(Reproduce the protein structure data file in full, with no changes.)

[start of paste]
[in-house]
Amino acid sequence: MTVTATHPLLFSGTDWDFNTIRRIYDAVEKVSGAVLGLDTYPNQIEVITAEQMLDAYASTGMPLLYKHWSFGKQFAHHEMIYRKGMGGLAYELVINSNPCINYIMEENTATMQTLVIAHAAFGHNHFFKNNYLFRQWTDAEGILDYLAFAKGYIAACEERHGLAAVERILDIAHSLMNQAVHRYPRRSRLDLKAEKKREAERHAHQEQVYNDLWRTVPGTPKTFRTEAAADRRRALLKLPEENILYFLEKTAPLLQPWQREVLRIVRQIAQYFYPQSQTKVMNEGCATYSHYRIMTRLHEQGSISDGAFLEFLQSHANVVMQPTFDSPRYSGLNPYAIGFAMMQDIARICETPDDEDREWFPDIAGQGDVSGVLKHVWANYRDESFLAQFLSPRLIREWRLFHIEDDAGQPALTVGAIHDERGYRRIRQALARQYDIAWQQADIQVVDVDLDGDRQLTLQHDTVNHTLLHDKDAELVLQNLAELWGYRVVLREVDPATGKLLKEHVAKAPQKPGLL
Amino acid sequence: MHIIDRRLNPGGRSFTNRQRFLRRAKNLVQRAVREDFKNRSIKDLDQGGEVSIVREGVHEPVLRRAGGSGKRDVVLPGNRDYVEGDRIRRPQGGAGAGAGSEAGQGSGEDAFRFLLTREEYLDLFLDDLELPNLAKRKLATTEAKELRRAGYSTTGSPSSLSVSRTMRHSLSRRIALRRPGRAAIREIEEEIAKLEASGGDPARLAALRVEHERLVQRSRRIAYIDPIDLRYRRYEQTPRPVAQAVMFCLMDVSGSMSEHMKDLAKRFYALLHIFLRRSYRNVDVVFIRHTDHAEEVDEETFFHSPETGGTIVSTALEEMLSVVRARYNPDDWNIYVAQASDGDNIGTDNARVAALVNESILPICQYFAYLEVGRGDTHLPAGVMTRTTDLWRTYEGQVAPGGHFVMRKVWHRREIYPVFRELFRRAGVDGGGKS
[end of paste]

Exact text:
[in-house]
Amino acid sequence: MTVTATHPLLFSGTDWDFNTIRRIYDAVEKVSGAVLGLDTYPNQIEVITAEQMLDAYASTGMPLLYKHWSFGKQFAHHEMIYRKGMGGLAYELVINSNPCINYIMEENTATMQTLVIAHAAFGHNHFFKNNYLFRQWTDAEGILDYLAFAKGYIAACEERHGLAAVERILDIAHSLMNQAVHRYPRRSRLDLKAEKKREAERHAHQEQVYNDLWRTVPGTPKTFRTEAAADRRRALLKLPEENILYFLEKTAPLLQPWQREVLRIVRQIAQYFYPQSQTKVMNEGCATYSHYRIMTRLHEQGSISDGAFLEFLQSHANVVMQPTFDSPRYSGLNPYAIGFAMMQDIARICETPDDEDREWFPDIAGQGDVSGVLKHVWANYRDESFLAQFLSPRLIREWRLFHIEDDAGQPALTVGAIHDERGYRRIRQALARQYDIAWQQADIQVVDVDLDGDRQLTLQHDTVNHTLLHDKDAELVLQNLAELWGYRVVLREVDPATGKLLKEHVAKAPQKPGLL
Amino acid sequence: MHIIDRRLNPGGRSFTNRQRFLRRAKNLVQRAVREDFKNRSIKDLDQGGEVSIVREGVHEPVLRRAGGSGKRDVVLPGNRDYVEGDRIRRPQGGAGAGAGSEAGQGSGEDAFRFLLTREEYLDLFLDDLELPNLAKRKLATTEAKELRRAGYSTTGSPSSLSVSRTMRHSLSRRIALRRPGRAAIREIEEEIAKLEASGGDPARLAALRVEHERLVQRSRRIAYIDPIDLRYRRYEQTPRPVAQAVMFCLMDVSGSMSEHMKDLAKRFYALLHIFLRRSYRNVDVVFIRHTDHAEEVDEETFFHSPETGGTIVSTALEEMLSVVRARYNPDDWNIYVAQASDGDNIGTDNARVAALVNESILPICQYFAYLEVGRGDTHLPAGVMTRTTDLWRTYEGQVAPGGHFVMRKVWHRREIYPVFRELFRRAGVDGGGKS